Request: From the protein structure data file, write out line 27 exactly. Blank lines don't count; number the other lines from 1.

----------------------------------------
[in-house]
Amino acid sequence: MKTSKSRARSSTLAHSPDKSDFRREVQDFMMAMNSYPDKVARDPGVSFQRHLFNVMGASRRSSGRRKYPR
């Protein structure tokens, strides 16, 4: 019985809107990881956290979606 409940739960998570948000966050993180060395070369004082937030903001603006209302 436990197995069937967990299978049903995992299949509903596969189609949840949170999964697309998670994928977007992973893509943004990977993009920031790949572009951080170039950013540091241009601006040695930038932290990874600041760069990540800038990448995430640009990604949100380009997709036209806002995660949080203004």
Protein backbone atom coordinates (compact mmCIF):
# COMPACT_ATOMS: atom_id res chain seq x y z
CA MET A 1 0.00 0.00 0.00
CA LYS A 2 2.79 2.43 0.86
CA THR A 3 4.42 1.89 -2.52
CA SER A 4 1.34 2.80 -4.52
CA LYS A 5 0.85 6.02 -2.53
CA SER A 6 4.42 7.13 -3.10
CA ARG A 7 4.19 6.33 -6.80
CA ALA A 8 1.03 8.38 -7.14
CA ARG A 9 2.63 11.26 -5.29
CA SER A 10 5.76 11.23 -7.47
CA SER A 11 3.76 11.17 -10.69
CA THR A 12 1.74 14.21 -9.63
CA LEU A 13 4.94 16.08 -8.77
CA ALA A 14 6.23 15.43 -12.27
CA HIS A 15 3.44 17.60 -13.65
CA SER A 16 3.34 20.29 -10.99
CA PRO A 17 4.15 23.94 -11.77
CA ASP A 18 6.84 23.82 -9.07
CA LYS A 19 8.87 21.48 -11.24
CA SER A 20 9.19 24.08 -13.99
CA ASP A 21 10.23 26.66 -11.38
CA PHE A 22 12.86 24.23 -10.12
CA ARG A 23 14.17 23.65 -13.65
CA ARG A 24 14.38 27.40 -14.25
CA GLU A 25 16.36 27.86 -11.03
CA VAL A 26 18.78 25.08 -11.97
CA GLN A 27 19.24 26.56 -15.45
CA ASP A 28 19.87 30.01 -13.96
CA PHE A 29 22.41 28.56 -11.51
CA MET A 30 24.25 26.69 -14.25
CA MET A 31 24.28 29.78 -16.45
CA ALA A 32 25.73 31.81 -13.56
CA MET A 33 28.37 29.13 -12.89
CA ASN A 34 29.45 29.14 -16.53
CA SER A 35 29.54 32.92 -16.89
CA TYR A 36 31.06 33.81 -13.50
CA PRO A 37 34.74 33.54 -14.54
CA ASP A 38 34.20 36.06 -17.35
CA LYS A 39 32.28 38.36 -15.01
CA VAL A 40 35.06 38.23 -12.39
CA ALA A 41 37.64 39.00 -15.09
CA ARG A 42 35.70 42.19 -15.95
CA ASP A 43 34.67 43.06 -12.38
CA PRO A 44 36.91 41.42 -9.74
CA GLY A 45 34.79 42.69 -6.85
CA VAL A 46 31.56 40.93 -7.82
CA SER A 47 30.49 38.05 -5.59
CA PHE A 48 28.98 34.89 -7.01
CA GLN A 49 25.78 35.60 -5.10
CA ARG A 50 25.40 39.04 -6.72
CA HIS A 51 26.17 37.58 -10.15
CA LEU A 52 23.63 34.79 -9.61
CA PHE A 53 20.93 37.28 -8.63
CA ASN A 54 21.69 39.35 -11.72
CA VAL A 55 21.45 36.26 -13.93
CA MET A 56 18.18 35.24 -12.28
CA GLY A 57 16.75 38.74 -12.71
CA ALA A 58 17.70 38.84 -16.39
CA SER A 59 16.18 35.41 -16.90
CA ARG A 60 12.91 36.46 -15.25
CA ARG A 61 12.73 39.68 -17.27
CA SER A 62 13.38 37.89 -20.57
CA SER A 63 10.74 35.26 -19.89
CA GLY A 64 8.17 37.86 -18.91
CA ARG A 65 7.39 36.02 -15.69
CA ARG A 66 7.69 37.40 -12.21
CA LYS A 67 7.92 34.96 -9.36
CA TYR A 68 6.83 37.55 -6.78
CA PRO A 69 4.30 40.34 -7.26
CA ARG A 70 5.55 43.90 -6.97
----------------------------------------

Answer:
CA PHE A 22 12.86 24.23 -10.12